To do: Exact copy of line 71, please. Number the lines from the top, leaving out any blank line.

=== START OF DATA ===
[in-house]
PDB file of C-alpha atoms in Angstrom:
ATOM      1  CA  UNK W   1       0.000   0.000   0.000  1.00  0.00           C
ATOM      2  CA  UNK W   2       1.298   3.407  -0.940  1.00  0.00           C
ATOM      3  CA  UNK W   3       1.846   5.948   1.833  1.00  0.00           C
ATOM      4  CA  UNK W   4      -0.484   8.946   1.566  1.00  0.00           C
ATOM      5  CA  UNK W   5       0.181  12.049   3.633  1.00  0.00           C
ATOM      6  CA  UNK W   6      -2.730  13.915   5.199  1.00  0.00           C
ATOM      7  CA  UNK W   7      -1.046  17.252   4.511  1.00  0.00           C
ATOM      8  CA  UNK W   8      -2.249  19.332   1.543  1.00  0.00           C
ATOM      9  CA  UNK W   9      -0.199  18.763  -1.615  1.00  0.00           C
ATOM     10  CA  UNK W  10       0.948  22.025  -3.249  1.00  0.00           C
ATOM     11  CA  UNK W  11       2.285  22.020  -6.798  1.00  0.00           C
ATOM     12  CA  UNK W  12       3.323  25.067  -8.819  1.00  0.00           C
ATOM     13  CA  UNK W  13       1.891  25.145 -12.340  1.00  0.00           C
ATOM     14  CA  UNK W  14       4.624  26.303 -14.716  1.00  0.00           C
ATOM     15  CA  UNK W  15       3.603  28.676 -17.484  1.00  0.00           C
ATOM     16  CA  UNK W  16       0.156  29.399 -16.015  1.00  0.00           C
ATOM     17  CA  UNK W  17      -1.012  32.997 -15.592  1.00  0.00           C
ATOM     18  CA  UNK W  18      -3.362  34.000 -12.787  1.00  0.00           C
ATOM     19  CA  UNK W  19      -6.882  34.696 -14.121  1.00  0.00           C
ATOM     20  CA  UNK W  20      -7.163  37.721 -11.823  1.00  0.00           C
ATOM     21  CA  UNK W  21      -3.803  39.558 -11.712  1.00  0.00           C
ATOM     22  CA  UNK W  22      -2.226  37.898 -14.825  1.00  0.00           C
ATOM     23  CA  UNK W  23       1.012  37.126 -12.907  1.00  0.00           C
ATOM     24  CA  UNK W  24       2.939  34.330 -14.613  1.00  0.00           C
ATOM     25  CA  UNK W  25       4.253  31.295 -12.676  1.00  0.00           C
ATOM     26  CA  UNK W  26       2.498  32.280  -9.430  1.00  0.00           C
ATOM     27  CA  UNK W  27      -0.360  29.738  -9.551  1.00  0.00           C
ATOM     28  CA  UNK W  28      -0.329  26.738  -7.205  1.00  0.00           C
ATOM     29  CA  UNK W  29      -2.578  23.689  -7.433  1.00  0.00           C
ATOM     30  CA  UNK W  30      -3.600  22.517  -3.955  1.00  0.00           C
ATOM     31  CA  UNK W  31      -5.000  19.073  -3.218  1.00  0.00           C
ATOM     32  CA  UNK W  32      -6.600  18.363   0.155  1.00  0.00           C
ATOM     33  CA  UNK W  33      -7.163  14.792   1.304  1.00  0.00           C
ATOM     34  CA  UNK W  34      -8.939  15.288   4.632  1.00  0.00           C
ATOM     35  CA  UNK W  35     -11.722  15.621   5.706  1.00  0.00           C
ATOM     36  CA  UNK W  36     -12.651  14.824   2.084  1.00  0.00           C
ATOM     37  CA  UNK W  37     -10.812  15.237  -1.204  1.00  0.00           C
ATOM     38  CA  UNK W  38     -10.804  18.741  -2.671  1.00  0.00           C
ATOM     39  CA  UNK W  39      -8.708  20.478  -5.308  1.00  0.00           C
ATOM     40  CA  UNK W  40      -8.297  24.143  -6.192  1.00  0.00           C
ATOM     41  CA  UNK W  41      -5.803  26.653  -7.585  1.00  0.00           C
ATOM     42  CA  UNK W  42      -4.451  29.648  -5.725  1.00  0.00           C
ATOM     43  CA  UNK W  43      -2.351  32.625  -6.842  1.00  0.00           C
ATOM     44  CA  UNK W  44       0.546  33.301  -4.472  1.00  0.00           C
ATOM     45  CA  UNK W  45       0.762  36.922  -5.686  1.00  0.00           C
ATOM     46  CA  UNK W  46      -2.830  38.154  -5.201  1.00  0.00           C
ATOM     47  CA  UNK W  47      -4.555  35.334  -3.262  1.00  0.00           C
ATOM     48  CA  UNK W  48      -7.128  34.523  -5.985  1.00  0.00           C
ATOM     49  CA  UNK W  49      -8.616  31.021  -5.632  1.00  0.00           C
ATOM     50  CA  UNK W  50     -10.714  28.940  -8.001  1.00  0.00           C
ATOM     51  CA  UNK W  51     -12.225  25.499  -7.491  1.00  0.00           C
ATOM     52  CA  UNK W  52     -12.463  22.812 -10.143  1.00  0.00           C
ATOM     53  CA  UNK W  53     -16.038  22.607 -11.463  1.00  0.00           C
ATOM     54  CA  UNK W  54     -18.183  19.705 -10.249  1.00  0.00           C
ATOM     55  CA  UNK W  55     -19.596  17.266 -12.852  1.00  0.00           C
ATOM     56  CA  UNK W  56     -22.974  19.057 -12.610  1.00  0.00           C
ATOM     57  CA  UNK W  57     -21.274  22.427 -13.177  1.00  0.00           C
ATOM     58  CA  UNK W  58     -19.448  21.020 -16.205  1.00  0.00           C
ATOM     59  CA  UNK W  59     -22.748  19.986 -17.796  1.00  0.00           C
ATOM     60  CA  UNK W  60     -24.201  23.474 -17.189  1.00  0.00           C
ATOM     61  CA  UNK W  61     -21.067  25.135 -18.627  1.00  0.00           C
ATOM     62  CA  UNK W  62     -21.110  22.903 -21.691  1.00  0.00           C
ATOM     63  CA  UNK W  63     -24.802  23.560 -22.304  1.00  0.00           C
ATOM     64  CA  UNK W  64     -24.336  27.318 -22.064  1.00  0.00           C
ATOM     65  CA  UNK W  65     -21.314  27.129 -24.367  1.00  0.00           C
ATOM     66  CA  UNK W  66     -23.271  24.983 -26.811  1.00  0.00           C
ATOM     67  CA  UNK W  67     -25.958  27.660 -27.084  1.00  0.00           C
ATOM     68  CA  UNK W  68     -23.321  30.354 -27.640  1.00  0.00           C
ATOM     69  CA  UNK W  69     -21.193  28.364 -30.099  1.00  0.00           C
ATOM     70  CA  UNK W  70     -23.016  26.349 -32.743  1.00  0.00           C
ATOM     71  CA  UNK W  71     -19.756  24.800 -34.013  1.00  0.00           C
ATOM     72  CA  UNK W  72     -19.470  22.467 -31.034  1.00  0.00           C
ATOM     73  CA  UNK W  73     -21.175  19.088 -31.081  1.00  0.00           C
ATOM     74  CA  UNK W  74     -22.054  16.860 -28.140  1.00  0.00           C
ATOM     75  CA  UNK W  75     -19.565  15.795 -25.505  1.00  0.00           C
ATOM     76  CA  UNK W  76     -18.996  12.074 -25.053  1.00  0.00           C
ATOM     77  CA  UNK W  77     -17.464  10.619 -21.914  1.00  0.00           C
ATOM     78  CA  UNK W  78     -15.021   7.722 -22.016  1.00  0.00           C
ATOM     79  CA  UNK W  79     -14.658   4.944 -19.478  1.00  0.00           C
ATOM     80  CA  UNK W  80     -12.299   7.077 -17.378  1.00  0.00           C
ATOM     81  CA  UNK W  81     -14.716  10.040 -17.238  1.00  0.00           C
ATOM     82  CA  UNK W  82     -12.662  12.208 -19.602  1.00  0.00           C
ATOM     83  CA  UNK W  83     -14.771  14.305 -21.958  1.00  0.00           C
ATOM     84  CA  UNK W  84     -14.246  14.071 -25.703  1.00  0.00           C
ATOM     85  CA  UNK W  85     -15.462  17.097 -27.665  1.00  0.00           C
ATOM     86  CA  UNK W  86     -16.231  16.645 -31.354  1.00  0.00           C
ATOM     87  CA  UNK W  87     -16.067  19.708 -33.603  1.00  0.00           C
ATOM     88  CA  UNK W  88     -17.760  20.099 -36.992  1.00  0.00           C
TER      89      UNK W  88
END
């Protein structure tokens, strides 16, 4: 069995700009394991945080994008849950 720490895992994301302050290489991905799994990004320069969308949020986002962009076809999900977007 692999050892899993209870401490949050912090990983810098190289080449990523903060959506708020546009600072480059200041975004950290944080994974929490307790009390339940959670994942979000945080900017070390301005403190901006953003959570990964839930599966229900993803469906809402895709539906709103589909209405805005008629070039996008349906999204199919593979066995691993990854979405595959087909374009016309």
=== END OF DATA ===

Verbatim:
ATOM     69  CA  UNK W  69     -21.193  28.364 -30.099  1.00  0.00           C